A pilot who gets into trouble and must eject from his plane at a high altitude quickly ends up with a new set of problems. The temperature outside of the cockpit is about minus fifty degrees and the pilot's underwear is often drenched in sweat. In an instant, his or her clothes form an icy armor.
The bodies of athletes – whether pro or amateur – quickly begin to cool when the clothes in contact with the skin become wet with sweat. Their performance drops at pace with the cooling of their body, disturbing the fluid balance even more. If the problem could be solved, the efforts would be even more worthwhile and successful.
These were only a few of the problems that made Anders Bengtsson go out on a new exercise session in the spring of 1973 – outside his home in Borås, Sweden. Next to his skin was new underwear made of a material just released from a factory in Halmstad. After a few kilometers, his body began to react as it should. The sweat started to roll.
As usual, after the session he weighed his underwear, measured the moisture content of the garment with a moisture gauge and compared it to previous results. There was no doubt. He seemed to have found the perfect garment to have next to the skin – a garment that handles moisture from the skin’s pores and transports it onwards with as little absorption into the fibers as possible. He just took one step closer to solving the problem.
The secret behind the discovery Anders Bengtsson made after one of his strenuous exercise sessions is that the material – polyester – does not become wet on the outside and only absorbs a minimal amount of moisture in the fibers. Add to that a weaving technique that greatly helps to transport moisture and keep the skin fresh. The most effective stitch ratio proved to be three stitches outward and two stitches inward.
In addition to underwear, garments for the next layer, so-called absorption garments, were developed. These work to transport moisture further out from the body. In addition, a third and outermost layer was designed to protect against weather and wind without trapping moisture from the inside. These three layers were the start of the idea – the Craft Principle – that Craft then used and developed into today’s modern function garment. This principle was also the basis for Craft of Sweden, which was registered as a limited company in 1977.
The second place in the giant slalom was a disappointment. “I am not satisfied, but I won’t toss the medal into the ocean,” Ingemar Stenmark said after the 1982 alpine world championship race in Schladming, Austria. A couple of days later everything was back to normal when Stenmark won his third consecutive championships slalom gold. Ingemar, who was a spokesman for Craft, had won the gold wearing Craft’s revolutionizing underwear.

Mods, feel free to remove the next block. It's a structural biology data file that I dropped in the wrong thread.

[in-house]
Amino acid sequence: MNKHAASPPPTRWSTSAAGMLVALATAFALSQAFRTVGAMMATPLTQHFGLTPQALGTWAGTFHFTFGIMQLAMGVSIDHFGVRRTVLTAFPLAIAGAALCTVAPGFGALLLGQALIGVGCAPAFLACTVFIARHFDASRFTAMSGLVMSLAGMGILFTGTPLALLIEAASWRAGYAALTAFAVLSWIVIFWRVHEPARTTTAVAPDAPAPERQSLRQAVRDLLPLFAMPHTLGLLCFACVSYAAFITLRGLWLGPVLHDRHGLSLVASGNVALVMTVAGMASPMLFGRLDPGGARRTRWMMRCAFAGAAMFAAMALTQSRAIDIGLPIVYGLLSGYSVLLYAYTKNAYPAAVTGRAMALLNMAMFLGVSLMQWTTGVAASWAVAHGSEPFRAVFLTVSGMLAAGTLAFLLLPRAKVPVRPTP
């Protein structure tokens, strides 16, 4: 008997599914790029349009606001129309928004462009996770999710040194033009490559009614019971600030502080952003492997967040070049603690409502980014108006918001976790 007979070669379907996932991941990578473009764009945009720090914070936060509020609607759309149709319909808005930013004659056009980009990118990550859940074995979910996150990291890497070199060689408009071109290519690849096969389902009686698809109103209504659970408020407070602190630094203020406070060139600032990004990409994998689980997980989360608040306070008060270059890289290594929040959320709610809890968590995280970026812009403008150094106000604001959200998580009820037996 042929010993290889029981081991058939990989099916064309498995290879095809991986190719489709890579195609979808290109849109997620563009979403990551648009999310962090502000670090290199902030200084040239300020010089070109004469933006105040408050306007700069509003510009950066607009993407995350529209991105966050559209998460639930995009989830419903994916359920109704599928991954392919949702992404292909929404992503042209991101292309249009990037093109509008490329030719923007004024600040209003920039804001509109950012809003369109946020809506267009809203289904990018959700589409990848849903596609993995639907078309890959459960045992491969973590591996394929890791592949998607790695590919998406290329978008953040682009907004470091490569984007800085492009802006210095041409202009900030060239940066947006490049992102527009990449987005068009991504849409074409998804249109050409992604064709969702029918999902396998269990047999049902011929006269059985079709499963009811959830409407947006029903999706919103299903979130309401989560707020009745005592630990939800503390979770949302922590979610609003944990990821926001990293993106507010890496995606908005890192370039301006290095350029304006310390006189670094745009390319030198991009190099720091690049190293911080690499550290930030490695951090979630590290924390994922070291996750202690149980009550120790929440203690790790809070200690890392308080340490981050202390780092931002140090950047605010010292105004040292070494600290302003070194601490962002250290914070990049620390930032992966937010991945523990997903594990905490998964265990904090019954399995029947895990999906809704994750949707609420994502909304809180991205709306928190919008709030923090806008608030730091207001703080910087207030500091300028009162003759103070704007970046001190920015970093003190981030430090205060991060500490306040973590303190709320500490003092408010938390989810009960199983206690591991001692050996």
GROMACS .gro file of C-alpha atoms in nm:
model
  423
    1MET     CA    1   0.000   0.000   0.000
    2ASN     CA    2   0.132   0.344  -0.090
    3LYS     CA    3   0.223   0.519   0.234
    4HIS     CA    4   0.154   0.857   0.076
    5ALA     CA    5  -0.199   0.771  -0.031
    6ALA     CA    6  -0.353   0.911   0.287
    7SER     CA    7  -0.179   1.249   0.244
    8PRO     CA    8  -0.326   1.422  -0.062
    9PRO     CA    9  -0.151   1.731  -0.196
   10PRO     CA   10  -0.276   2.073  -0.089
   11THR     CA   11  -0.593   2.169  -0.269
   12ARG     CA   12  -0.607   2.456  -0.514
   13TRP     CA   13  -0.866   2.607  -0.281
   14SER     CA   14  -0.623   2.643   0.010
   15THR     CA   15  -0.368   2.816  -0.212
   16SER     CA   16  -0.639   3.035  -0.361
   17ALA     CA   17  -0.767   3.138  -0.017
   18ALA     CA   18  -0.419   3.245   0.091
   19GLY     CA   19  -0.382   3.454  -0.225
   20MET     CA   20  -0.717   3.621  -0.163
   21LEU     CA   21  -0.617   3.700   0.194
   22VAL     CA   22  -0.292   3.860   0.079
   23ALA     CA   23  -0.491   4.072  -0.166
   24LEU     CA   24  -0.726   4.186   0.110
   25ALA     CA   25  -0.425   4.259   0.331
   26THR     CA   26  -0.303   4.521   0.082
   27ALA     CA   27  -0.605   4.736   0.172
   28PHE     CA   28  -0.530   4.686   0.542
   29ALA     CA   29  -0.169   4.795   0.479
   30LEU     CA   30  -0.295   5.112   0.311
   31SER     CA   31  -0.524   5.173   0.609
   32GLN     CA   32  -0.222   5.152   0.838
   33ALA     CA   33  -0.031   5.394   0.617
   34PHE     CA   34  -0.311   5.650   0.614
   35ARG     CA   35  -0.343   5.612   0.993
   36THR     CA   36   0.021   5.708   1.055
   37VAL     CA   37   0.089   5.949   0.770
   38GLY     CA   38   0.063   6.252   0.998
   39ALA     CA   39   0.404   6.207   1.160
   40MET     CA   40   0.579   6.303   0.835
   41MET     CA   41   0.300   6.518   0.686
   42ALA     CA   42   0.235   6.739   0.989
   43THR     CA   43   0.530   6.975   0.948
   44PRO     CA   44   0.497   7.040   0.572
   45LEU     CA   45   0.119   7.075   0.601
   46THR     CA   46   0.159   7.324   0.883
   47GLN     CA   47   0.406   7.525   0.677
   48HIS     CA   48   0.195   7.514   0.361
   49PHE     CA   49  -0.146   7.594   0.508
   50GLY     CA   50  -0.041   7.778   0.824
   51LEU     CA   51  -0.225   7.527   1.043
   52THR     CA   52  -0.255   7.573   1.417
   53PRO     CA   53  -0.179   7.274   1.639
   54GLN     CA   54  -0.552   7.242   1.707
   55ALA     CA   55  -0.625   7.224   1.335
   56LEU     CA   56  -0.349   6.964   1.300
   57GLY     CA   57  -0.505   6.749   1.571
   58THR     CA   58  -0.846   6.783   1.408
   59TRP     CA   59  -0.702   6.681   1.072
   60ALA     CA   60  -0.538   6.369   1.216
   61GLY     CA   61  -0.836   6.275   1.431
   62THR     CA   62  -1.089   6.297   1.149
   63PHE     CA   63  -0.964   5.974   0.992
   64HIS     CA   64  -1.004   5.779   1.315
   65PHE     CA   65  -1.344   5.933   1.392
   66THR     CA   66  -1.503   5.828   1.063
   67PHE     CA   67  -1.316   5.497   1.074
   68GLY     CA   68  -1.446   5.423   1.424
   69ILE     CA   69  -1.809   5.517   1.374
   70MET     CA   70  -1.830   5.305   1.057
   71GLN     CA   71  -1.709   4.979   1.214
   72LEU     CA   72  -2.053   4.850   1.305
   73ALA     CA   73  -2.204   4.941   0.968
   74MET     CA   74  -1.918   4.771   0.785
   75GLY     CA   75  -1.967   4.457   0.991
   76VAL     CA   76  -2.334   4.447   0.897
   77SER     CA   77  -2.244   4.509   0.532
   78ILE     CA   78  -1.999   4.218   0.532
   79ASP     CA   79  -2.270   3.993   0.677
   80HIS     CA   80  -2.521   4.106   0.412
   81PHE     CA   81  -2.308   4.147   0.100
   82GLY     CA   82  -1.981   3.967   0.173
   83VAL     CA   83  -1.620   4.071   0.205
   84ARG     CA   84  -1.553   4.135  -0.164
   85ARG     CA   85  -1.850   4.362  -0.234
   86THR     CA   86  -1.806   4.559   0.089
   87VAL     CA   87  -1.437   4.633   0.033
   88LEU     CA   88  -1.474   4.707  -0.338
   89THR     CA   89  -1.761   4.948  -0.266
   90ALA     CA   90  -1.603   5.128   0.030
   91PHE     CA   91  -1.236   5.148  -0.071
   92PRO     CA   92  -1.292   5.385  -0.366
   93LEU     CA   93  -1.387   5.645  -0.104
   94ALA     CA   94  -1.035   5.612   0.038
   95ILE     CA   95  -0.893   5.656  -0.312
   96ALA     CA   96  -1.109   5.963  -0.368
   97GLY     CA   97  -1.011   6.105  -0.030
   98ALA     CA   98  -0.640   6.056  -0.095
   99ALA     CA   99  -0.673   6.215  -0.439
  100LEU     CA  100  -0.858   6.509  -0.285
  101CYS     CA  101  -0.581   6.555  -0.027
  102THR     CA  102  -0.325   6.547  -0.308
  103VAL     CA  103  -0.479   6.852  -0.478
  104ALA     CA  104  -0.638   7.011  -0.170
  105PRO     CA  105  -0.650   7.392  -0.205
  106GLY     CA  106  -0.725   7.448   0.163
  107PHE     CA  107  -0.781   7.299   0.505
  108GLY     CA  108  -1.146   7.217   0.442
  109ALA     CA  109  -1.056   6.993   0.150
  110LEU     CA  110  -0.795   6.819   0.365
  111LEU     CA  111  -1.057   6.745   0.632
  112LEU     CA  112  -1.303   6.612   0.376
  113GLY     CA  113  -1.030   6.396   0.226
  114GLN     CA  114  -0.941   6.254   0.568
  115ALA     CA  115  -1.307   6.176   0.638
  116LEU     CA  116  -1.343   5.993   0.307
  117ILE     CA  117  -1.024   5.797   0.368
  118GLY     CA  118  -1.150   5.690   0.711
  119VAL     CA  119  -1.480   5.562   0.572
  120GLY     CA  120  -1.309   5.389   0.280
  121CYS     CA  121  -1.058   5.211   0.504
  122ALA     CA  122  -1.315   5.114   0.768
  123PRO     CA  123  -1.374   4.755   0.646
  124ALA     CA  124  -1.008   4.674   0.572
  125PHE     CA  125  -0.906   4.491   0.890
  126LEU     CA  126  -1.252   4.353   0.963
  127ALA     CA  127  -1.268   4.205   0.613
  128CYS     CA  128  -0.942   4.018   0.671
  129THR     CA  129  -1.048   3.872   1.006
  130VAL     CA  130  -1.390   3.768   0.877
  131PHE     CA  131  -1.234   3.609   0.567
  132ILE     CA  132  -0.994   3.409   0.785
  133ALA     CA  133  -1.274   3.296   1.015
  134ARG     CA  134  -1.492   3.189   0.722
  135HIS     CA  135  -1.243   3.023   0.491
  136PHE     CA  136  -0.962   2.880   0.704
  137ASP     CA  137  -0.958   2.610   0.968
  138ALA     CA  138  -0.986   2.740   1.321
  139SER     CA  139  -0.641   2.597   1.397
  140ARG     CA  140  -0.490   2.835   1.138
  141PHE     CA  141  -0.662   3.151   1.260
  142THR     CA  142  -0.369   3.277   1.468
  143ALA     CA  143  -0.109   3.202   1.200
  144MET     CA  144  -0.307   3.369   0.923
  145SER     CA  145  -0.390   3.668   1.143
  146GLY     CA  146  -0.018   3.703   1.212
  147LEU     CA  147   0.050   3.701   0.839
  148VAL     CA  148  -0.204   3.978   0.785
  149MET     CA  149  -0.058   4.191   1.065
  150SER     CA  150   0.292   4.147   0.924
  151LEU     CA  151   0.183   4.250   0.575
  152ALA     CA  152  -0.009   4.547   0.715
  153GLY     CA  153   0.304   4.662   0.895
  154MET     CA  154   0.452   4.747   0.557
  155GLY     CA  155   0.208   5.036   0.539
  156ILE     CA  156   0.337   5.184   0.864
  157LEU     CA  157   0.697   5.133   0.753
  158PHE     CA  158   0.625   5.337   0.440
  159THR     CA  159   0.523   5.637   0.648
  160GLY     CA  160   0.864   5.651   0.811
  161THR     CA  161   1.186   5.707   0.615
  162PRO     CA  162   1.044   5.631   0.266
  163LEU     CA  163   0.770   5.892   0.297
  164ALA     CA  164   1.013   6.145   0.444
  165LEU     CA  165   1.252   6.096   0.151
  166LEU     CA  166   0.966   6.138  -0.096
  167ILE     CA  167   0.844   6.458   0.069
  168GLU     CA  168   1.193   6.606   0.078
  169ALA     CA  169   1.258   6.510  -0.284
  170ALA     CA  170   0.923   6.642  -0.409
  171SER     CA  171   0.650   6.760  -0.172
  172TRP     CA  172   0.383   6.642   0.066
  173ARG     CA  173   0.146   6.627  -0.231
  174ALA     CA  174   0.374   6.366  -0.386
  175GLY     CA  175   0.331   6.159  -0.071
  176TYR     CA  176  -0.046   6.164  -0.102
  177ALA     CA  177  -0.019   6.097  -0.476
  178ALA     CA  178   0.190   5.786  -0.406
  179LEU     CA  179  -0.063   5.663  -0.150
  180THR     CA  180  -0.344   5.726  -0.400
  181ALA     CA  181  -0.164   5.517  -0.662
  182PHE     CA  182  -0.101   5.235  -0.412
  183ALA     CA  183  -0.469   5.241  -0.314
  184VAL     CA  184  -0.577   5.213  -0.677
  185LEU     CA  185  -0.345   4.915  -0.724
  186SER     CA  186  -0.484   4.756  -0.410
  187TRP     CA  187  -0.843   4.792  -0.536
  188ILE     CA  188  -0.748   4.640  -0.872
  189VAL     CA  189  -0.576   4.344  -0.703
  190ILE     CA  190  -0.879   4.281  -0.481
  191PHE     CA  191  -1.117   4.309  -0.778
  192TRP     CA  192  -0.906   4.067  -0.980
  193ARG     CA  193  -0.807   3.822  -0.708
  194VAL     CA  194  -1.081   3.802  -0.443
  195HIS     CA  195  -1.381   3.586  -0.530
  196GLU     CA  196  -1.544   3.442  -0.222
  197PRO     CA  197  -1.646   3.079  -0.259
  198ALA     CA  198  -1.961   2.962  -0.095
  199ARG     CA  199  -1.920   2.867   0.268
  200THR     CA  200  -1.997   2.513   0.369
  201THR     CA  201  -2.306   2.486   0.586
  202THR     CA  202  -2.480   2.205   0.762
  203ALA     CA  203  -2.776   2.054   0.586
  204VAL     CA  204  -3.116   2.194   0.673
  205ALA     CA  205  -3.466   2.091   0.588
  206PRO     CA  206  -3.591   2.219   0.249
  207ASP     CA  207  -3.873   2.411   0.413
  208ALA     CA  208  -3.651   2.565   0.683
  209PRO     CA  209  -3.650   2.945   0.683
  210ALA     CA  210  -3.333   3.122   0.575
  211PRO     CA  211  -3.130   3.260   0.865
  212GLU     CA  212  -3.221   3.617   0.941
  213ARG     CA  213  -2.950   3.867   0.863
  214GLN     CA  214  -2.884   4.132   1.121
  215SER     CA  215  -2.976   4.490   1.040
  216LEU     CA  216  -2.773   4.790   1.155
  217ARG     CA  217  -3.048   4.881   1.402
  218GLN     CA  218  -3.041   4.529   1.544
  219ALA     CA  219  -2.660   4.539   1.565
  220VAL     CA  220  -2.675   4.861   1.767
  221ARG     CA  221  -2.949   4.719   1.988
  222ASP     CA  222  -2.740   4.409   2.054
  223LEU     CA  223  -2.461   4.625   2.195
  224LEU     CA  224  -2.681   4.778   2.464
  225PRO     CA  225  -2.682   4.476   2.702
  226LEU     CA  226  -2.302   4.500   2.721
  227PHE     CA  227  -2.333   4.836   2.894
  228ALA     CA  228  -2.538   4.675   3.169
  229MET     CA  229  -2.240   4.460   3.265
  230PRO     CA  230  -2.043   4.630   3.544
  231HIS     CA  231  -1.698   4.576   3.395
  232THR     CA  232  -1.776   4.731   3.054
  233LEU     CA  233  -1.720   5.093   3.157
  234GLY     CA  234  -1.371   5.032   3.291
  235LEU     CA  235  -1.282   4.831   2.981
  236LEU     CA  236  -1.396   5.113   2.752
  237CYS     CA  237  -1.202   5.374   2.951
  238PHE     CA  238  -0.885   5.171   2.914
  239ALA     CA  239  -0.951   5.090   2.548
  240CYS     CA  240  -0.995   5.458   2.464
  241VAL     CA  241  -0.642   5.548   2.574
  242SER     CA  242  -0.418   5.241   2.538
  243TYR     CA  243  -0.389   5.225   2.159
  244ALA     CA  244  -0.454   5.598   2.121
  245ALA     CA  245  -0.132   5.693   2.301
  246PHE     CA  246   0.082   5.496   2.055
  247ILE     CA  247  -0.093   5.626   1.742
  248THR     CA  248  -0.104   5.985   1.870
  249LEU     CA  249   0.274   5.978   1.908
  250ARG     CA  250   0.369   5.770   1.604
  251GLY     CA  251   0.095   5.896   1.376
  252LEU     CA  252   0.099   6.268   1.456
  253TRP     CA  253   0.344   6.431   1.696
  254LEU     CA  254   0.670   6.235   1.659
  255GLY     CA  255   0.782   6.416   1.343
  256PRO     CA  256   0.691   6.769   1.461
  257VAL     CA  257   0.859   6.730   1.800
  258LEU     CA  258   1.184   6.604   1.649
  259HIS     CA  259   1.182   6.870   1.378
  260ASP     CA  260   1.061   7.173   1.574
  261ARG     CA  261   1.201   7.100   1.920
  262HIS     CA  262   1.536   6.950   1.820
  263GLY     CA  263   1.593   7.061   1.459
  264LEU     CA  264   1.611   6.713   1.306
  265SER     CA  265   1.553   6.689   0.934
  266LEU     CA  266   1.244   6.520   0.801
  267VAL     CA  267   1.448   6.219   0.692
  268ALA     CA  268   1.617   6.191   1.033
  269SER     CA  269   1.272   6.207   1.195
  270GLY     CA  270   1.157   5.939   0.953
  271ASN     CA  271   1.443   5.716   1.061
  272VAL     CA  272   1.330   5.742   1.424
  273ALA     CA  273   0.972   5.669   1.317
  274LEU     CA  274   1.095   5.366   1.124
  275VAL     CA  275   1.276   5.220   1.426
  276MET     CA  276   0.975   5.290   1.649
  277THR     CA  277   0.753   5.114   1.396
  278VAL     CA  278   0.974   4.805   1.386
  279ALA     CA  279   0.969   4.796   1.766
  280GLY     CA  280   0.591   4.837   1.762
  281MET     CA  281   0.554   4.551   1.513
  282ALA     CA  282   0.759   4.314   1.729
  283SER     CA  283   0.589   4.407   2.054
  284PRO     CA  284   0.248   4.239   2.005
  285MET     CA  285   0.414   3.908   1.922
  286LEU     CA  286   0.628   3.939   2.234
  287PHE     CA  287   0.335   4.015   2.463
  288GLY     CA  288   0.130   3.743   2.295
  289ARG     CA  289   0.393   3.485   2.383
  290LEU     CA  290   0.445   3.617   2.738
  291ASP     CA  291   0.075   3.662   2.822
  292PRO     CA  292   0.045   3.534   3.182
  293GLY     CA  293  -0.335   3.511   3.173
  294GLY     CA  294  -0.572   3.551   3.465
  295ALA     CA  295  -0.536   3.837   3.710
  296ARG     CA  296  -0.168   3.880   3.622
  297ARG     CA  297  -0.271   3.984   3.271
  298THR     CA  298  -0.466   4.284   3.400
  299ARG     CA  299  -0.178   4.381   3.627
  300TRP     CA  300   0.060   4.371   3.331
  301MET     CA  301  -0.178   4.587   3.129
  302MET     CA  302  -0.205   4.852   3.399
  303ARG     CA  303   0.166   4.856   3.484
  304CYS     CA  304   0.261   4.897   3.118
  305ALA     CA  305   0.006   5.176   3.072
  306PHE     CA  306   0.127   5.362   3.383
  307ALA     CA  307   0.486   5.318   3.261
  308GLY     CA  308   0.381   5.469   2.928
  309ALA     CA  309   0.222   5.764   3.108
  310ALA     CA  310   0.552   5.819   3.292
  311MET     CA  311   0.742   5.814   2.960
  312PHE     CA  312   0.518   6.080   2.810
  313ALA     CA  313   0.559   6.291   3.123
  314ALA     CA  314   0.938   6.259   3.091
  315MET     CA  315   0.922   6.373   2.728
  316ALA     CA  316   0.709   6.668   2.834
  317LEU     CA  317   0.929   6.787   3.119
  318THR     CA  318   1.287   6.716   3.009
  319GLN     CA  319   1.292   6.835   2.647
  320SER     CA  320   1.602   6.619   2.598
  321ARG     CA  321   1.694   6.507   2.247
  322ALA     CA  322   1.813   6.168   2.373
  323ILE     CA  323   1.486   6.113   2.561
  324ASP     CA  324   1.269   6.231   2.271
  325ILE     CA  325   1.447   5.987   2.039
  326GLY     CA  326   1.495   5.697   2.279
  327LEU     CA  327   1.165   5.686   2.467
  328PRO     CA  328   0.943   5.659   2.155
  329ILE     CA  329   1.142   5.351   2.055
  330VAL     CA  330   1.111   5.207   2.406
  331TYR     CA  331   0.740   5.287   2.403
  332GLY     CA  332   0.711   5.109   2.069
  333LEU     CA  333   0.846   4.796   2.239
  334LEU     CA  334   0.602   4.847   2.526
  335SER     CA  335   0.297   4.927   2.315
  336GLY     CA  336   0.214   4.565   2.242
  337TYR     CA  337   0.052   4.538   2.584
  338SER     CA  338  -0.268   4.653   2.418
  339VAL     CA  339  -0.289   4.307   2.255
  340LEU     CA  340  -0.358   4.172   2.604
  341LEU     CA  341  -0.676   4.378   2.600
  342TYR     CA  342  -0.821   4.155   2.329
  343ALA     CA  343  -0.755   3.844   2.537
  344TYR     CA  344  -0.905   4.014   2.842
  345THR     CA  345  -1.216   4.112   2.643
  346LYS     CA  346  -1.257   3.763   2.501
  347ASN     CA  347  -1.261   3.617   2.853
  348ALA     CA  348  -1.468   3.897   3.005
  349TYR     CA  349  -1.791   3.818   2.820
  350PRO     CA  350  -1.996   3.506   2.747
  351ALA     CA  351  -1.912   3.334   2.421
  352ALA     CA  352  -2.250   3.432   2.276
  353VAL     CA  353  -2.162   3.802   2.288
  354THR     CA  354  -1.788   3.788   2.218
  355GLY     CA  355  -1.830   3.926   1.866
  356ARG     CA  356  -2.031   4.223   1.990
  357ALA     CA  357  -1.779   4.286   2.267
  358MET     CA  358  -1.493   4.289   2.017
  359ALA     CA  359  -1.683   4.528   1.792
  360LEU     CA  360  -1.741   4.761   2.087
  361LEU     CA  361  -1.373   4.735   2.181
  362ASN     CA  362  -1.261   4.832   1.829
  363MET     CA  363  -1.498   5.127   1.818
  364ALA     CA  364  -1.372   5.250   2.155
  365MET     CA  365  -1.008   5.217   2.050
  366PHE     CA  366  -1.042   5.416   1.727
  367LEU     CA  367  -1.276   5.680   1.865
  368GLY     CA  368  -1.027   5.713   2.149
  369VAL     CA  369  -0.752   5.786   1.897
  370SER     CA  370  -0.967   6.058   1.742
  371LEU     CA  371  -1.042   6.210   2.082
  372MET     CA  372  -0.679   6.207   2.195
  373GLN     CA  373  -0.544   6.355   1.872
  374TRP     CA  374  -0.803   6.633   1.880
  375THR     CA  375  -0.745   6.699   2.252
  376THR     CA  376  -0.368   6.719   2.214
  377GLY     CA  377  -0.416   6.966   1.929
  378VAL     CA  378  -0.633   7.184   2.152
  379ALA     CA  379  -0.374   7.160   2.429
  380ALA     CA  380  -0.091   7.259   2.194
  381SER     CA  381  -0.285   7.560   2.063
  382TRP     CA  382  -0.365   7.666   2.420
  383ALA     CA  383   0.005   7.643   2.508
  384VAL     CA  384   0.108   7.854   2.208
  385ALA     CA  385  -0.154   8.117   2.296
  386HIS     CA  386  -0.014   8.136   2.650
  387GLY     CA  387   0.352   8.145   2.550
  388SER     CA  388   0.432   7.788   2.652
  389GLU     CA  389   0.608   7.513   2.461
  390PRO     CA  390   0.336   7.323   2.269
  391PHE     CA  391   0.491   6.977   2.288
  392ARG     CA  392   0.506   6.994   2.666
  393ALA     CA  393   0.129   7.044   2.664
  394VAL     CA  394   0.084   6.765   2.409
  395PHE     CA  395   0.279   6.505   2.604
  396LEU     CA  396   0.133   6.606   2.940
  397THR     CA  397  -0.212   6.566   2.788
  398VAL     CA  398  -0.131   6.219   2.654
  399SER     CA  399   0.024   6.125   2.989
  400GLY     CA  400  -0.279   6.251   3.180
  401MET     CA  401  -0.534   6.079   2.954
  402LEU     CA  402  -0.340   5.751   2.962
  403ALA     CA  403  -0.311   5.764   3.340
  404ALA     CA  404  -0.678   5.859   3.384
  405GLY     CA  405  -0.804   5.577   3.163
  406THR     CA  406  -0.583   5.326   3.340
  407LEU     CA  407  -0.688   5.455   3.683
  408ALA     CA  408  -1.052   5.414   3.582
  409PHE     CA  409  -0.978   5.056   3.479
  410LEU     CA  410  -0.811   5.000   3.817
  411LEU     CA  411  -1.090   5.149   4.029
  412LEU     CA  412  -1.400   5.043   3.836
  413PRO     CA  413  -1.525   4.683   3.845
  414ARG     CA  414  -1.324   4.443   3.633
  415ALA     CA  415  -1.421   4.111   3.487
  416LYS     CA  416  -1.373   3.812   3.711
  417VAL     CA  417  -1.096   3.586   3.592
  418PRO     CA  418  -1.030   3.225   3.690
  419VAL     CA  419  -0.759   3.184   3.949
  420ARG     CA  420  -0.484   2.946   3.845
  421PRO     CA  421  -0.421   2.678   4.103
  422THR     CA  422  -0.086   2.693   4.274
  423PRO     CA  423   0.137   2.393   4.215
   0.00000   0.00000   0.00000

The Swedish winning machine, whose stunning record includes numerous Olympic and world championship gold medals as well as 86 world cup victories, will always have a place in the hearts of the Swedish people. When Craft created a life-size image of Stenmark on cardboard and put it on display in the sport shops, the customers couldn't stay away. It was almost as if they wanted to ask for an autograph.
When Gunde Svan’s sweaty body and runny nose worked its way through a fifty-kilometer race, Swedes sat in front of the TV with their own watch to catch intermediate times between the trees. The competitors fizzled out in the last uphill slopes and skier Svan became Gunde to the entire Swedish population.
Craft’s sales certainly were not hurt by Gunde Svan appearing in full-page ads dressed only in Craft underwear with the heading “My dad likes these too”. During the 1989 cross-country skiing world championships in Lahti, Finland, Gunde Svan won three gold medals wearing Craft garments.
During the World Cup season of 2000, the Swedish cross-country ski team wore a new competition attire designed and produced by Craft. One of the skiers was the new Swedish star Per Elofsson. In 2001, Elofsson became the man to beat when he won two gold medals at the world championships in Lahti, Finland. He finished off the year by winning the legendary 50 km at Holmenkollen, Norway, as well as the overall world cup series.
She had skipped the sprint relay the day before because of an unyielding cold. The individual sprint at the 2005 cross-country skiing world championships at Oberstdorf, Germany, were only 12 hours away and the stubborn infection was still there. The doctor of the Swedish national team dug deep and came up with a radical solution: 12-year-old whiskey and garlic.
The doctor’s choice proved brilliant when Emelie Öhrstig, after a night of gargling whiskey spiked with garlic, won the qualification race, the quarter final, the semi-final and finally the final to be Sweden’s first female cross-country skiing world champion since 1987. Emelie’s victory was especially emotional for us, since she was a Craft skier almost her entire career.
During this period Craft intensifies its presence in professional cycling. Through close collaboration with Team CSC, with riders like Carlos Sastre, the Schleck brothers and the world's best ITT cyclist Fabian Cancellara, Craft develops world-class cycling garments. When Sastre and Andy Schleck win the Tour de France in 2008 and 2010 respectively, they do so wearing clothes from Craft. During the last years, the brand has also collaborated with other successful teams such as Team Saxo Bank, Leopard Trek, Orica-GreenEDGE and BORA-hansgrohe.
Forty years of continuous product development has taken us places. From our beginnings in 1977 to high-tech labs and the working grounds of elite athletes, Craft’s journey is lined with dreams, inspiration and overwhelming success. A success that starts from within. Closest to the skin.